Stewart earned his first dog-training dollars when he was 14, teaching whoa to pointers for five bucks a pop. Upon his college graduation, when others were getting motorcycles or cars, Stewart asked for a Llewellin setter. “My dad got him for me,” he says, “mainly because I think he was surprised I actually made it through to graduate college.”

From there Stewart got his first Lab, and in 1972 he first started offering dog training in Oxford. “I started out retriever training and also obedience-training German shepherds, and then later got pretty heavy into the competitive beagle field-trial scene. That kinda burned me out on the whole competitive-dog-game scene for a while,” he says.

In 1988, Stewart bought a 143-acre farm near Oxford and began transforming it into a training facility. His dog-training business at that time was more of a hobby than a full-time operation, but he was developing the no-force positive-reinforcement training techniques and philosophies that would eventually become the famed “Wildrose Way.”

Mike Stewart had his target market. He had his training process. He had his vision of the perfect gun dog. Now all he needed was an opportunity to put it all together. That opportunity came in 1999, when Stewart purchased the name and assets of Wildrose Kennels. Founded in Grand Junction, Tennessee, in 1972 by a man named Robert Milner, Wildrose had been instrumental in introducing the British Labrador and British-training concepts to the American hunting scene. For Stewart, it was a perfect fit.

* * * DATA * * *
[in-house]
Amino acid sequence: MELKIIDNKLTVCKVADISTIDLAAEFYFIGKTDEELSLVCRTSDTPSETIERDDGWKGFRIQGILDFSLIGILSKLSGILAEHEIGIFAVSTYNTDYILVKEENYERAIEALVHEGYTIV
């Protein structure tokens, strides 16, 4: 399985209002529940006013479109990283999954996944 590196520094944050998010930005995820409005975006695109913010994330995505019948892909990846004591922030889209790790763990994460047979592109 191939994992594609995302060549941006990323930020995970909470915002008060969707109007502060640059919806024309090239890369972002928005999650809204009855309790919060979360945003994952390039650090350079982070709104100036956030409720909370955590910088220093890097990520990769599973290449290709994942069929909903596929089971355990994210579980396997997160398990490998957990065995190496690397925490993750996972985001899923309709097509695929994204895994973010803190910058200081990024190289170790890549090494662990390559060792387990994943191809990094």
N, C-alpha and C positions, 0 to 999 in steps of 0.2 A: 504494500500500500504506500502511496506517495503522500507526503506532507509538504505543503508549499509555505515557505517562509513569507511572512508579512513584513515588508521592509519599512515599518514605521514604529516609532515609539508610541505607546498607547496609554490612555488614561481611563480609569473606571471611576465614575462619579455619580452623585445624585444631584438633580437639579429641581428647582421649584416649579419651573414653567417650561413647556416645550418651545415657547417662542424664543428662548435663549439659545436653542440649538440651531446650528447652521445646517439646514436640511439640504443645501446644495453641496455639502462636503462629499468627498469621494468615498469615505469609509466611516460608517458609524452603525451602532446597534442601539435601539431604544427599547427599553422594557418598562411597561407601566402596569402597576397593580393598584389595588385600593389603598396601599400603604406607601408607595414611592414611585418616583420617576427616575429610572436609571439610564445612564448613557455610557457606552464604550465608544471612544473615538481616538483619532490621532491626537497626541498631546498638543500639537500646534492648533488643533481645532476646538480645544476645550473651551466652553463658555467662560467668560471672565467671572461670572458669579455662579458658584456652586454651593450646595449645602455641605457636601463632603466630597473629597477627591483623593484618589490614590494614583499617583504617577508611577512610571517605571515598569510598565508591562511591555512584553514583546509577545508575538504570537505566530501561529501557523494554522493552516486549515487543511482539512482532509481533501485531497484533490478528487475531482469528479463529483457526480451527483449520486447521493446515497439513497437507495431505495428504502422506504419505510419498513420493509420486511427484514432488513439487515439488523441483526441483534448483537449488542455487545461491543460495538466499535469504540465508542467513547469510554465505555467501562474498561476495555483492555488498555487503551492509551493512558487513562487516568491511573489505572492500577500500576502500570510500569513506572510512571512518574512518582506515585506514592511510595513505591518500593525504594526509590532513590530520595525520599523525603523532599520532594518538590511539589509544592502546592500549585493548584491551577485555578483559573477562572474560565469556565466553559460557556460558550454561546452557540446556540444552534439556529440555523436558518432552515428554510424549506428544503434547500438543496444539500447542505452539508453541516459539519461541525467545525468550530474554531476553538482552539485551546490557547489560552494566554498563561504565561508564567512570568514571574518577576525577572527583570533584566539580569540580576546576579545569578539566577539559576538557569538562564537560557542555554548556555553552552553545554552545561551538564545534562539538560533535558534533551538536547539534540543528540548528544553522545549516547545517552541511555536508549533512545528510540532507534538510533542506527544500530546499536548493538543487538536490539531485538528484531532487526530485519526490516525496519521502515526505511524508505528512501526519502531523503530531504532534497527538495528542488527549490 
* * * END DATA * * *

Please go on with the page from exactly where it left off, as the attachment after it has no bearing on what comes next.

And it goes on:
“Back then I was seeing more and more problems with the dogs coming out of the American field trials,” says Stewart. “At the same time I had started getting more and more British Labs, and I really liked them.” For Stewart, the calm, gentle, intelligent, and supremely tractable nature of the British Labs was a perfect fit for his training philosophy. “That’s why I favor British Labs,” says Stewart. “Because you can get them to do most anything.”

Stewart relocated the Wildrose operation to Oxford and set about expanding and perfecting the business. The Wildrose Way was born.